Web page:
Great Sport And 20/20 Vision See Eye To Eye

Hikers, runners, sailing enthusiasts, skiers, white water rafters and swimmers are all among London Vision Clinic patients. The risks of using contact lenses in the water are well chronicled; and goggles fitted with lenses – while adding a humorous scene in the film Notting Hill – in reality offer only extremely limited help in the swimming pool. London Vision Clinic surgeon, Glenn Carp a keen swimmer recalls, before having his own sight problems corrected, the awkwardness of not being able to see the pool clock and being unable to check his length timings. (He had to peer at a special clock positioned specially at the end of his lane).

A passion for any ball sport – football, rugby, cricket and tennis – is also frequently quoted as a top reason to have Laser Eye Surgery.  So rare are the professional sportsmen and women who wear glasses that they don’t even feature as a Google category – it is considerably easier to find the names of sporting heroes who smoke than those who have sight problems. Even my sports crazy partner was only able to come up with three names.

With his dreadlocks and distinctive goggles, the Dutch footballer Edgar Davids was a memorable and aggressive midfielder who was known as the Pit Bull because of his aggressive play and stocky build.  However it was the protective goggles which he wore due to glaucoma which made him one of the most recognisable players of his generation.

In the world of tennis there is Serbian Janko Tipsarevic, who in April this year reached the career high ranking of number eight in the world. He has played impressively at various Grand Slams – once even beating the world number one and fellow compatriot Novak Djokovic – despite wearing tinted prescription glasses on court. Presumably he has grown accustomed to playing in glasses and prefers them to being troubled by contacts on court. Tennis players often complain about their contacts not staying in place during a match and of getting dirt behind their lenses when playing on clay and in windy conditions.

Wearing a protective helmet and with a hard cricket ball heading your way at about 90 mph, one would not expect to see a batsman wearing glasses on the cricket pitches of today. However, back in the gentler 1960s, bespectacled cricketer Mike Smith was one of England’s most popular captains who also played rugby union – but probably without his glasses.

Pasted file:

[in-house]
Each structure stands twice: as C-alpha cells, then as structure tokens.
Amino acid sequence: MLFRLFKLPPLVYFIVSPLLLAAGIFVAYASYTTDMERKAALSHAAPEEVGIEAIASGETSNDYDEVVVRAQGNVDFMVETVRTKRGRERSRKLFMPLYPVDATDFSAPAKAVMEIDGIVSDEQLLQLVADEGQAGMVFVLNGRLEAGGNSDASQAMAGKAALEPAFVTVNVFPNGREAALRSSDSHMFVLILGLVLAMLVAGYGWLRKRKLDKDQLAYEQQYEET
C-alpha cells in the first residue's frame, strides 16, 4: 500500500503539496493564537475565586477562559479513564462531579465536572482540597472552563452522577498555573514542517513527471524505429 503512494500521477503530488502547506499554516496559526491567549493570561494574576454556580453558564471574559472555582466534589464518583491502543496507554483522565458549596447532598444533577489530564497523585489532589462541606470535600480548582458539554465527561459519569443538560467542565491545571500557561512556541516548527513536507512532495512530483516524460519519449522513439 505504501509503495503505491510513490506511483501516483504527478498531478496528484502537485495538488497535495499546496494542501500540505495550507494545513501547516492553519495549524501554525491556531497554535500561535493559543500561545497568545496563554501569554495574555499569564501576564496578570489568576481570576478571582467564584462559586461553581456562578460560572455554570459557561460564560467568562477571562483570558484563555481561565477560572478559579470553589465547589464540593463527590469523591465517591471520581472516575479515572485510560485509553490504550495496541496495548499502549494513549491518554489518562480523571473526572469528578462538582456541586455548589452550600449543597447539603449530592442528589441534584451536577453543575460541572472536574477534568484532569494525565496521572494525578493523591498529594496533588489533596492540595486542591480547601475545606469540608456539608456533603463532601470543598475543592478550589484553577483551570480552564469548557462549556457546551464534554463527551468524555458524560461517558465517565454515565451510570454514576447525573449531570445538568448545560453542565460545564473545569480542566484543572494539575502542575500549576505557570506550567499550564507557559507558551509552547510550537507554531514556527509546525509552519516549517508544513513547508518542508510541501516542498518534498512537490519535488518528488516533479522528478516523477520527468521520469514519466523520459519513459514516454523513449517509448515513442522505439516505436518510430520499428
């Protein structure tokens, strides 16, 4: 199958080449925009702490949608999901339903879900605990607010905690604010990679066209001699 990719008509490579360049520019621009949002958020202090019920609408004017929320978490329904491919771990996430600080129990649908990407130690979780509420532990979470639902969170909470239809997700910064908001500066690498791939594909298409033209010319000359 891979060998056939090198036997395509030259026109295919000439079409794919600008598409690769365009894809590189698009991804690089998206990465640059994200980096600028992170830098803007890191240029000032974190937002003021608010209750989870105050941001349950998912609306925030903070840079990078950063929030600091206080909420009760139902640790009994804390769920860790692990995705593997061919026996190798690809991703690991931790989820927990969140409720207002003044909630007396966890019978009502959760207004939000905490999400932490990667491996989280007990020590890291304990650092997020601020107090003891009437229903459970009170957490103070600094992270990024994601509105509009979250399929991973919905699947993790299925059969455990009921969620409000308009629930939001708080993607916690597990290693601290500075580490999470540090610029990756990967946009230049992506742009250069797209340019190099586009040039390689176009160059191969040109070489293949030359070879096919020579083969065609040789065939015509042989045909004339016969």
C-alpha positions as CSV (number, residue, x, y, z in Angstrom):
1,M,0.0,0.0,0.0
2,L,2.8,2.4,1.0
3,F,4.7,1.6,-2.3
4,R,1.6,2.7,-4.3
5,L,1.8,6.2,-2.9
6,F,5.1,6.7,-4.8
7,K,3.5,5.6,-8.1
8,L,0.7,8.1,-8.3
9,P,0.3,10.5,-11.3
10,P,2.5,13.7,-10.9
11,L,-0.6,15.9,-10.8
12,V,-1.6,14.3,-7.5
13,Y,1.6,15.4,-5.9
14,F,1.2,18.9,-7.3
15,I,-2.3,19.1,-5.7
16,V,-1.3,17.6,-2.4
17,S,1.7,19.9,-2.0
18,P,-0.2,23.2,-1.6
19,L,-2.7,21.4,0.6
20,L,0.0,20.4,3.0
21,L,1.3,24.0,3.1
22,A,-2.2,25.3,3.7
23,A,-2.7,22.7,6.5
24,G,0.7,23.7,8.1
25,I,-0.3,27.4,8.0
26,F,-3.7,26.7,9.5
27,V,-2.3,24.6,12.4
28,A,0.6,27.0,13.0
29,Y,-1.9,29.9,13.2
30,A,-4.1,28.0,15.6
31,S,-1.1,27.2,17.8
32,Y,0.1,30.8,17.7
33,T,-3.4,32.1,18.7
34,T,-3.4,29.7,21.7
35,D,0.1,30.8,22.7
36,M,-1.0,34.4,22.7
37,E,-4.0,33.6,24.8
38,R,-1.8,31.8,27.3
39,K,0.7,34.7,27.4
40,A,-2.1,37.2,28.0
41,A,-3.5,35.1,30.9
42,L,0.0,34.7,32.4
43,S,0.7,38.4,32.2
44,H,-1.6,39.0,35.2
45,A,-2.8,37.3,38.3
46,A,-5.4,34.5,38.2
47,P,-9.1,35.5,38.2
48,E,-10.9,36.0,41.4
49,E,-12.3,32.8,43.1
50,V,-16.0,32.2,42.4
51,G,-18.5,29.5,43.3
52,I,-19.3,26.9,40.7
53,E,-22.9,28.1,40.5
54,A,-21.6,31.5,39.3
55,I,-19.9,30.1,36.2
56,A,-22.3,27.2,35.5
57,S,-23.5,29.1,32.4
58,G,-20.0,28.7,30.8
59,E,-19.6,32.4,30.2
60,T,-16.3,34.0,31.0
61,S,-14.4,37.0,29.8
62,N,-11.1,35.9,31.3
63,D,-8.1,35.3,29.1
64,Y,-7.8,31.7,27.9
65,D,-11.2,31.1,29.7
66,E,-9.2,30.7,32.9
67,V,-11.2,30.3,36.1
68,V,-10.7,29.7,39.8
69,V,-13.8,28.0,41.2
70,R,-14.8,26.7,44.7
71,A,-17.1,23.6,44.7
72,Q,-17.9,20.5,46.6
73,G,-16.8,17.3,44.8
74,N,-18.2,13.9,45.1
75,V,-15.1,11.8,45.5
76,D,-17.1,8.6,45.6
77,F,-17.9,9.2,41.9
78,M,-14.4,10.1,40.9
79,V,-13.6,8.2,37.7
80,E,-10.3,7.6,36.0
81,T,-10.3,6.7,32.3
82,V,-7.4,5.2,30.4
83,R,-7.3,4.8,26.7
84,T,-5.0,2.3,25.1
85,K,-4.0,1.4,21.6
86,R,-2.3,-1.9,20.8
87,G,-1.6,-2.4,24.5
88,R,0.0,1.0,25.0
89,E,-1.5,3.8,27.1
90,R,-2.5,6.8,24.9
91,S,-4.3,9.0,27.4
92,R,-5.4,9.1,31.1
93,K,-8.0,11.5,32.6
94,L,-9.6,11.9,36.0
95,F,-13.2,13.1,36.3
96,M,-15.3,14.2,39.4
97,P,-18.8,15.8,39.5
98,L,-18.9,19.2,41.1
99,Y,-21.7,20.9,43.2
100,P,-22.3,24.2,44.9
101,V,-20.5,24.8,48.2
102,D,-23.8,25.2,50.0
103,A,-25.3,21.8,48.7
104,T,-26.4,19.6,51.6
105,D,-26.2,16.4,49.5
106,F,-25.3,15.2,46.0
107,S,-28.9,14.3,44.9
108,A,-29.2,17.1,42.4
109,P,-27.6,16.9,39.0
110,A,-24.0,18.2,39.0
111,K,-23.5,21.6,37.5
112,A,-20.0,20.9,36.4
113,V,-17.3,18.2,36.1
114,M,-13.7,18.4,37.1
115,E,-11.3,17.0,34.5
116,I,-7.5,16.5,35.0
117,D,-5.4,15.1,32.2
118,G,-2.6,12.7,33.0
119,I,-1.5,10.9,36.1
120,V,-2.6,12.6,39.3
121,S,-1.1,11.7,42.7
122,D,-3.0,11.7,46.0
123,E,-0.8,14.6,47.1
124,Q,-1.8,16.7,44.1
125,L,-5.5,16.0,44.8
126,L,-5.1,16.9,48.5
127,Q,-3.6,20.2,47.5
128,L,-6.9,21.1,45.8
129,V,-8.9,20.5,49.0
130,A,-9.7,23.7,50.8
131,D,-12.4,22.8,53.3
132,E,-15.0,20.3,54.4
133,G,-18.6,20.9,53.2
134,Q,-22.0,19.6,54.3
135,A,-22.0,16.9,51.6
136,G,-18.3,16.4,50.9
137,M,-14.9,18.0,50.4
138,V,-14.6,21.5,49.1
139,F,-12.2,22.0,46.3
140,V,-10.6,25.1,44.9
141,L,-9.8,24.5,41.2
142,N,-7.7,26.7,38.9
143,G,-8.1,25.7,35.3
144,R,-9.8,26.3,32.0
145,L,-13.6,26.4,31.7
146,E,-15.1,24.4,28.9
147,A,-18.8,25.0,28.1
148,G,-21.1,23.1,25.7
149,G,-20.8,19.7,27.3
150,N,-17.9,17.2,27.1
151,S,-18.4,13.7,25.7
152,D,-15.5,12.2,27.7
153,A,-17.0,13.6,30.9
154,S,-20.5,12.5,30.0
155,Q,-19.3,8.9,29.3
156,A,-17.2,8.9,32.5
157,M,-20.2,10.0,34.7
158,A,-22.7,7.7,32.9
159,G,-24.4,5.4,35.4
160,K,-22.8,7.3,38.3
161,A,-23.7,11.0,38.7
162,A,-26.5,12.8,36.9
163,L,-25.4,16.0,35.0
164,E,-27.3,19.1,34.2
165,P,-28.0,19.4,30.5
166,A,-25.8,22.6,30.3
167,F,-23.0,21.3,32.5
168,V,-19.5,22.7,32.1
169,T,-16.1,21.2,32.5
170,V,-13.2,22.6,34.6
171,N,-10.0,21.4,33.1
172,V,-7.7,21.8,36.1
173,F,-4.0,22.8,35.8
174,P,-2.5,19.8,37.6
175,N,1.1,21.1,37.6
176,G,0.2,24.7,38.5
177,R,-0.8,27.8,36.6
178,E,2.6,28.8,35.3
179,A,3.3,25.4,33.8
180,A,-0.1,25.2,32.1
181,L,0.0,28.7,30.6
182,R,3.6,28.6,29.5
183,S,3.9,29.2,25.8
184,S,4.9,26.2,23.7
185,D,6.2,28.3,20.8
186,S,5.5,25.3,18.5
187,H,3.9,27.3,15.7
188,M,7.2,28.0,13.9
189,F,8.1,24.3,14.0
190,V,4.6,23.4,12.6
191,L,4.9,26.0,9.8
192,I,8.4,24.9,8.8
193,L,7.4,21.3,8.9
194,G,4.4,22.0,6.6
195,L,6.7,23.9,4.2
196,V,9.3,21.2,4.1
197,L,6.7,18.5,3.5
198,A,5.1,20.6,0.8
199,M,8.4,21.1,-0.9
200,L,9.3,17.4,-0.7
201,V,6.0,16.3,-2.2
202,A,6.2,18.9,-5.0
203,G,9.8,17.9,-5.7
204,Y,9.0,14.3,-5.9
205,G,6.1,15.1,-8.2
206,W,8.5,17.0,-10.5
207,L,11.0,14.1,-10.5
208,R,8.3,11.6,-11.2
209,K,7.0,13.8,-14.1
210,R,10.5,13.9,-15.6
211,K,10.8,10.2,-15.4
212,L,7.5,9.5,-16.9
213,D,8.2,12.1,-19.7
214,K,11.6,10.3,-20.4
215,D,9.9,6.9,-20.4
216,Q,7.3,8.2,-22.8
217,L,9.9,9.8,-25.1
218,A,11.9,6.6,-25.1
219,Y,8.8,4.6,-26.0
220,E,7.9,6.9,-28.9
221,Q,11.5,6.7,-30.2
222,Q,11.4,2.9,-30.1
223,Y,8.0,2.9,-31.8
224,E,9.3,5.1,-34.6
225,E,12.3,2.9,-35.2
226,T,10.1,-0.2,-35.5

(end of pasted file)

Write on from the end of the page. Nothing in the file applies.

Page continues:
It is also crucial that umpires, linesmen, referees and all those making crucial decisions in today’s sporting arenas have excellent eye sight.  Thirty years ago frustrated John McEnroe’s “You cannot be serious”, scream at the Wimbledon umpire remains one of the most recognisable sporting quotes of all time.  Thankfully in 2005 the Hawk-Eye line-calling system changed professional tennis for ever.  “I don’t need to go to bed now not knowing whether that serve really was in or out. I looked up. It’s in”, said James Blake at the time.

The professional tennis game is won and lost on the smallest of margins and today television audiences expect Hawk-Eye’s verdict on close line-calling decisions – and they get it.

It does seem remarkable that a football equivalent has not yet been introduced. On the pitch referees need more than 20/20 vision to do their job properly – they literally need eyes in the back of their head together with the instant rewind of televised footage. It seems wrong on many levels that from our sofas we can, for instance, clearly see that Chelsea’s “goal” in the FA Cup semi-finals against Tottenham did not go over the line while at Wembley the Blues were celebrating.

We are living in an era where such “ghost goals” should not be counted and – thanks to the expertise and technologically advanced equipment available at the London Vision Clinic – no sportsman or sportswoman need be hampered by poor eyesight.